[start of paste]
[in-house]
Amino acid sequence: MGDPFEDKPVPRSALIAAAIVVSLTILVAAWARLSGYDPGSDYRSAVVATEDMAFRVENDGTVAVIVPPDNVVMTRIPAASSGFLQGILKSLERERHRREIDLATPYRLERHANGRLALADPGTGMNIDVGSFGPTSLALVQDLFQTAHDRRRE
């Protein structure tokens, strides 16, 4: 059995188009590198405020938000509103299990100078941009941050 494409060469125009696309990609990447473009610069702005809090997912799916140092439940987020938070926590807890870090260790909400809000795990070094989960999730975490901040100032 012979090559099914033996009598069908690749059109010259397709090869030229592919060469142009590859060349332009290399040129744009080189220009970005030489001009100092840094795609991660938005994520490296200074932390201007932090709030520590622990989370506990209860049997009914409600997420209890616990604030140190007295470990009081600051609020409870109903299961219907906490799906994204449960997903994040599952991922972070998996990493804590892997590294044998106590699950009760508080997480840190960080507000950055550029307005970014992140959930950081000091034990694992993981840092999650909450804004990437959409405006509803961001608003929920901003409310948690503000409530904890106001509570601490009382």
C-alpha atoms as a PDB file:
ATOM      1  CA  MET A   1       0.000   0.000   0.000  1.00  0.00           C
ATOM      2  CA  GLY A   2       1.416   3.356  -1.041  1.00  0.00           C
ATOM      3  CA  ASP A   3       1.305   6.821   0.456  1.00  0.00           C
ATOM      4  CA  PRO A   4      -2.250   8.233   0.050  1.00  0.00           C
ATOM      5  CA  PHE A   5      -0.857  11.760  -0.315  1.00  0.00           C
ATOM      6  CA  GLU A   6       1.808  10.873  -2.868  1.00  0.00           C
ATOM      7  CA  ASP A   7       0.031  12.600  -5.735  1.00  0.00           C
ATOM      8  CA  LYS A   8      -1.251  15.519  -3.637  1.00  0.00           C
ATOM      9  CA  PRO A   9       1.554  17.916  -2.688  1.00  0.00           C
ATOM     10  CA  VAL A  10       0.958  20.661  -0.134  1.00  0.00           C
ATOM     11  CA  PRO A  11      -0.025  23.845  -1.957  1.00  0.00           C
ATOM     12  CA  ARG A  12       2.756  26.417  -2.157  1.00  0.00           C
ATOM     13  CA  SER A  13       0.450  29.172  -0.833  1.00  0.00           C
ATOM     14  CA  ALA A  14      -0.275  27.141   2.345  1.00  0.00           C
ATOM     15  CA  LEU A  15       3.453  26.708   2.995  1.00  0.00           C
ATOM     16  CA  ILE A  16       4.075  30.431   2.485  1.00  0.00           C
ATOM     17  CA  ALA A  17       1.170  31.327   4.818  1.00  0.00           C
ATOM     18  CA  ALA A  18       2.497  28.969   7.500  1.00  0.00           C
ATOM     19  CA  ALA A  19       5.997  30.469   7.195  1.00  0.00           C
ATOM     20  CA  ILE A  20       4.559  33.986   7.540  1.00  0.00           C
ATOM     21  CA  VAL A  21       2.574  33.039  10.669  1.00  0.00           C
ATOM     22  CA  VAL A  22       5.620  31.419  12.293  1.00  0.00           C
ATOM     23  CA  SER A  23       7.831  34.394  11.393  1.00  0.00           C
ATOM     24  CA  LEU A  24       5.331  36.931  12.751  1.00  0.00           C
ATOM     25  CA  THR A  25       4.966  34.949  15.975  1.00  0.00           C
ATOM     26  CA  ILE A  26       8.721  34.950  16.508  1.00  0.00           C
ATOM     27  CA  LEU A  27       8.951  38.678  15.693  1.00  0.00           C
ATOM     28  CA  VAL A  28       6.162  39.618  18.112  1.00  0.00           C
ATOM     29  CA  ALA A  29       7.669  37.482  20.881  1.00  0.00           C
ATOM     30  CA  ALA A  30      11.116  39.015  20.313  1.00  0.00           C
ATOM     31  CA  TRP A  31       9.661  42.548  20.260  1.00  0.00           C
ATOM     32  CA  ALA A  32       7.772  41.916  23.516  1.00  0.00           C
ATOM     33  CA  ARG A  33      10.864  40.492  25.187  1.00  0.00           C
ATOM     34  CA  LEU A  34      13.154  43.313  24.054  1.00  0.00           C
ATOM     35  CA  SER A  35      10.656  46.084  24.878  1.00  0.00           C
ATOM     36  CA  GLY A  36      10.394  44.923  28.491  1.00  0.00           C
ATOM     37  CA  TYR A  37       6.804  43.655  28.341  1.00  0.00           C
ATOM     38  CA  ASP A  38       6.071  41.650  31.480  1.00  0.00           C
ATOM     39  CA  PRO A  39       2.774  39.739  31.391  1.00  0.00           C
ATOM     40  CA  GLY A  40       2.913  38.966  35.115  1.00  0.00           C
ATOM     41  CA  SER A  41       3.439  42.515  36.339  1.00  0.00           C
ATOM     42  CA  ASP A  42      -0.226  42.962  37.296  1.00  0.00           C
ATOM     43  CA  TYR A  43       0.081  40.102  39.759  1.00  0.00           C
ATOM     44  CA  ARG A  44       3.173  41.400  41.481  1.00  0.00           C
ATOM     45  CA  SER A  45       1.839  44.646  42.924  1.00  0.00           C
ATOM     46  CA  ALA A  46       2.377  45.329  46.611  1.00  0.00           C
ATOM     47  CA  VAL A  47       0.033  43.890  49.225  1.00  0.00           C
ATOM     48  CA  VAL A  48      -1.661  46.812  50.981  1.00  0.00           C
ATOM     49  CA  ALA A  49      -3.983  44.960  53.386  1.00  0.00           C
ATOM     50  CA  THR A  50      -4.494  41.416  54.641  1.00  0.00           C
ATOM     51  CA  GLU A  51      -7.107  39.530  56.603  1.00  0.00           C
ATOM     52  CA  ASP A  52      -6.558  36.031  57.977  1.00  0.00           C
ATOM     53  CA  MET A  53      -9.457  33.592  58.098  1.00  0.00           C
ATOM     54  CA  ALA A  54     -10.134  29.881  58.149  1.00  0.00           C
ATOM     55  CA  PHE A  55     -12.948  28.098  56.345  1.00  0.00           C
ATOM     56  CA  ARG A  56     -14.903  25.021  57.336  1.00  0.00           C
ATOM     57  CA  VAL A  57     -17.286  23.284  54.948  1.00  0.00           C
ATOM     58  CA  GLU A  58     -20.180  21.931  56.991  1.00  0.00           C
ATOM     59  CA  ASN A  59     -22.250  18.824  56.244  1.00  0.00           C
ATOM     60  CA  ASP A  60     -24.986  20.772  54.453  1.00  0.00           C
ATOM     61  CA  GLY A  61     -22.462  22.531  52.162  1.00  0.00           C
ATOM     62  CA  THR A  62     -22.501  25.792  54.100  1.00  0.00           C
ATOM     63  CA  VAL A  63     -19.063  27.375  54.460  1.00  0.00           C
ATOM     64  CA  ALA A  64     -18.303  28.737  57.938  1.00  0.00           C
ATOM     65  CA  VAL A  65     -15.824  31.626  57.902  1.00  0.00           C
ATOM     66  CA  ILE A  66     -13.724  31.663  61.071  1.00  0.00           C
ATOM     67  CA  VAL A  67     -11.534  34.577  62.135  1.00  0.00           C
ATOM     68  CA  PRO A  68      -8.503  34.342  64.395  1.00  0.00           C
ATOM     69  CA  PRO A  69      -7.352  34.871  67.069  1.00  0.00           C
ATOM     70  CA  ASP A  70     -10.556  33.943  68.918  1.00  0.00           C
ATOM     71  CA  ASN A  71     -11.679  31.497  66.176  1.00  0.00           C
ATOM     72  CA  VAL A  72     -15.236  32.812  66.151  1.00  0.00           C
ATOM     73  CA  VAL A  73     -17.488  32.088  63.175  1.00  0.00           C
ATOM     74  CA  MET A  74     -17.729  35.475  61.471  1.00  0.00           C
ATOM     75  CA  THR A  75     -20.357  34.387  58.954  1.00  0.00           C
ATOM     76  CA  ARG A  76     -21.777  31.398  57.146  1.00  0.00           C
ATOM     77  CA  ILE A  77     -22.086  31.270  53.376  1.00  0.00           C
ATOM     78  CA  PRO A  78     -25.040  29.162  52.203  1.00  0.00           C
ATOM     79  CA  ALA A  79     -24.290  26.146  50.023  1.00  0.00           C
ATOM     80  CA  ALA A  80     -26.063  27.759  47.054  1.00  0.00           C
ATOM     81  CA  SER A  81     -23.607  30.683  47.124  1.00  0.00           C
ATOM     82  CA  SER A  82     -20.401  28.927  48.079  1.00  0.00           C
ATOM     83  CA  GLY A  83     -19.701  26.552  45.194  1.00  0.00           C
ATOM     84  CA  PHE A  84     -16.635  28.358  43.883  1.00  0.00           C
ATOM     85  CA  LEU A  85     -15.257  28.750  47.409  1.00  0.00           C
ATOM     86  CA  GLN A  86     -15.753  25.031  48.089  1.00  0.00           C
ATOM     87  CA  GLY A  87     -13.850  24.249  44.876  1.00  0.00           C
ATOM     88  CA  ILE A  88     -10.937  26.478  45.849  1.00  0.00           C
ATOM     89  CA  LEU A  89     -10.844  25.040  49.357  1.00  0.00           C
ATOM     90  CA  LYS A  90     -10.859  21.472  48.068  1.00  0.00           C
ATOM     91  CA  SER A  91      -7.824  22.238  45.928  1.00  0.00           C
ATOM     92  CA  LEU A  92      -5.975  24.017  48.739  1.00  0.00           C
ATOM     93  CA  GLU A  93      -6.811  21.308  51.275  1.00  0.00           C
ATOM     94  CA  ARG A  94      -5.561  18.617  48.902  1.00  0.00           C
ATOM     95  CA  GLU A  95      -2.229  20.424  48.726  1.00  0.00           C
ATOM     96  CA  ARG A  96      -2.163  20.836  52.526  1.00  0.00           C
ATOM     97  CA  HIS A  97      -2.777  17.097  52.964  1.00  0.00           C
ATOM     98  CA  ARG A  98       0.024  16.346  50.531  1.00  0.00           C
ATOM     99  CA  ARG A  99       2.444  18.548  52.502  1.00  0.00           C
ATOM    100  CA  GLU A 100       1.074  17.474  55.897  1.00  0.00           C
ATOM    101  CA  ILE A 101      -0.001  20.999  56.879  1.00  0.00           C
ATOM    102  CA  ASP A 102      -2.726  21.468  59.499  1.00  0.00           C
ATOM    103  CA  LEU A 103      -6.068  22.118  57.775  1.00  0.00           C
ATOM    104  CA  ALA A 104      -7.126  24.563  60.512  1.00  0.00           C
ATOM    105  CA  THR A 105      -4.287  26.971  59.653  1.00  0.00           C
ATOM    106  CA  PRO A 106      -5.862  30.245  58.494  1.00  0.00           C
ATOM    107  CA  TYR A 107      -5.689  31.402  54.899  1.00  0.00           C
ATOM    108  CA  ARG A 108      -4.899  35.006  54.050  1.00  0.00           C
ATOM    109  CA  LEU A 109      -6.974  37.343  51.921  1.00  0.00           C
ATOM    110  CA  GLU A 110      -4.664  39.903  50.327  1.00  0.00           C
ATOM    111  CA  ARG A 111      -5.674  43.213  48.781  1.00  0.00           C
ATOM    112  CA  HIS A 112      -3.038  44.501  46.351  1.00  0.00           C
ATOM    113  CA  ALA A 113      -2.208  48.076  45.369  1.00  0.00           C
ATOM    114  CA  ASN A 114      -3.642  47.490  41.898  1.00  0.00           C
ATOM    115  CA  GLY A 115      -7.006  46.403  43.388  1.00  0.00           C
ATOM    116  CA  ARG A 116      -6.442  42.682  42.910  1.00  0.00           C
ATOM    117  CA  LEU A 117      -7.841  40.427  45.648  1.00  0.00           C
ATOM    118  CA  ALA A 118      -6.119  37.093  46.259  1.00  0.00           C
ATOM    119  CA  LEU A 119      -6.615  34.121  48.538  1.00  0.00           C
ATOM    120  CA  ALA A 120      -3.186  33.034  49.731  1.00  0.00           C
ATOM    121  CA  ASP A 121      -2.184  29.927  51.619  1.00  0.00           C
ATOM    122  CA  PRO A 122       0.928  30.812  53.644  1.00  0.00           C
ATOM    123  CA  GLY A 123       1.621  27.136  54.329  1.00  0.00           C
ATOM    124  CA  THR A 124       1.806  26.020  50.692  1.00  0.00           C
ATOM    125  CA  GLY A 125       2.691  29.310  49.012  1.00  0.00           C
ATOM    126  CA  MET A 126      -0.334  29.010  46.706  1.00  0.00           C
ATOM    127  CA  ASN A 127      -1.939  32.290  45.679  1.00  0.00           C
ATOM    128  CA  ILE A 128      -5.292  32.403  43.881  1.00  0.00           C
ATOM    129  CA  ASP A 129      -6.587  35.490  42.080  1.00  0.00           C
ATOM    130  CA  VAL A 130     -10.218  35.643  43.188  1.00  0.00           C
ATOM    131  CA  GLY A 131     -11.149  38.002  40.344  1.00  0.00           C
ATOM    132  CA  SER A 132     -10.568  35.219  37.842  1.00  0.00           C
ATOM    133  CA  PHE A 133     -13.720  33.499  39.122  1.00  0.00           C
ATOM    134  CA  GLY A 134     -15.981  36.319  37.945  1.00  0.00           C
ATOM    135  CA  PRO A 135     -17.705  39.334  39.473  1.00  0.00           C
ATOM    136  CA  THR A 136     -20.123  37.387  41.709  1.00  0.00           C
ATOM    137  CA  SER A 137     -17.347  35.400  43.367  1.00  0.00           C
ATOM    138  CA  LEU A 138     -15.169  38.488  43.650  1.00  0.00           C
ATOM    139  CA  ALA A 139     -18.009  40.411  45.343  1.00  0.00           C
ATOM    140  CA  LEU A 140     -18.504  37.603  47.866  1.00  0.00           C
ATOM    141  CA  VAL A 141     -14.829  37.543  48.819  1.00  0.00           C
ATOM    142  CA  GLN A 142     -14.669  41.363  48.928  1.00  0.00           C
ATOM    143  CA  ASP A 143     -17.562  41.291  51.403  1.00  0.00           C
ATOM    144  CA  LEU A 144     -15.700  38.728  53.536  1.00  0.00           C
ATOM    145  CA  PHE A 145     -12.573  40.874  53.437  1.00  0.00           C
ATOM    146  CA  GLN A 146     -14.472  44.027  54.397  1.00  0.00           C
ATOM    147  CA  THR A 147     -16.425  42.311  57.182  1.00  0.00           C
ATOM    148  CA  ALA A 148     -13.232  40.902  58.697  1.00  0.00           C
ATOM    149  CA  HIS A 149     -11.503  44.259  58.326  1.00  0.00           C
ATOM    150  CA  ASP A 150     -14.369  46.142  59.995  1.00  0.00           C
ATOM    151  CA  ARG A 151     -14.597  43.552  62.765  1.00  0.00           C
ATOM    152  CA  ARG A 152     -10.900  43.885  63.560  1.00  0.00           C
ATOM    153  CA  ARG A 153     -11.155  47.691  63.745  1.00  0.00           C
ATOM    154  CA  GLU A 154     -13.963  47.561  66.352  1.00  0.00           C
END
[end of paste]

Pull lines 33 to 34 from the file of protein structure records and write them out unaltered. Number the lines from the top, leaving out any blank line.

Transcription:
ATOM     29  CA  ALA A  29       7.669  37.482  20.881  1.00  0.00           C
ATOM     30  CA  ALA A  30      11.116  39.015  20.313  1.00  0.00           C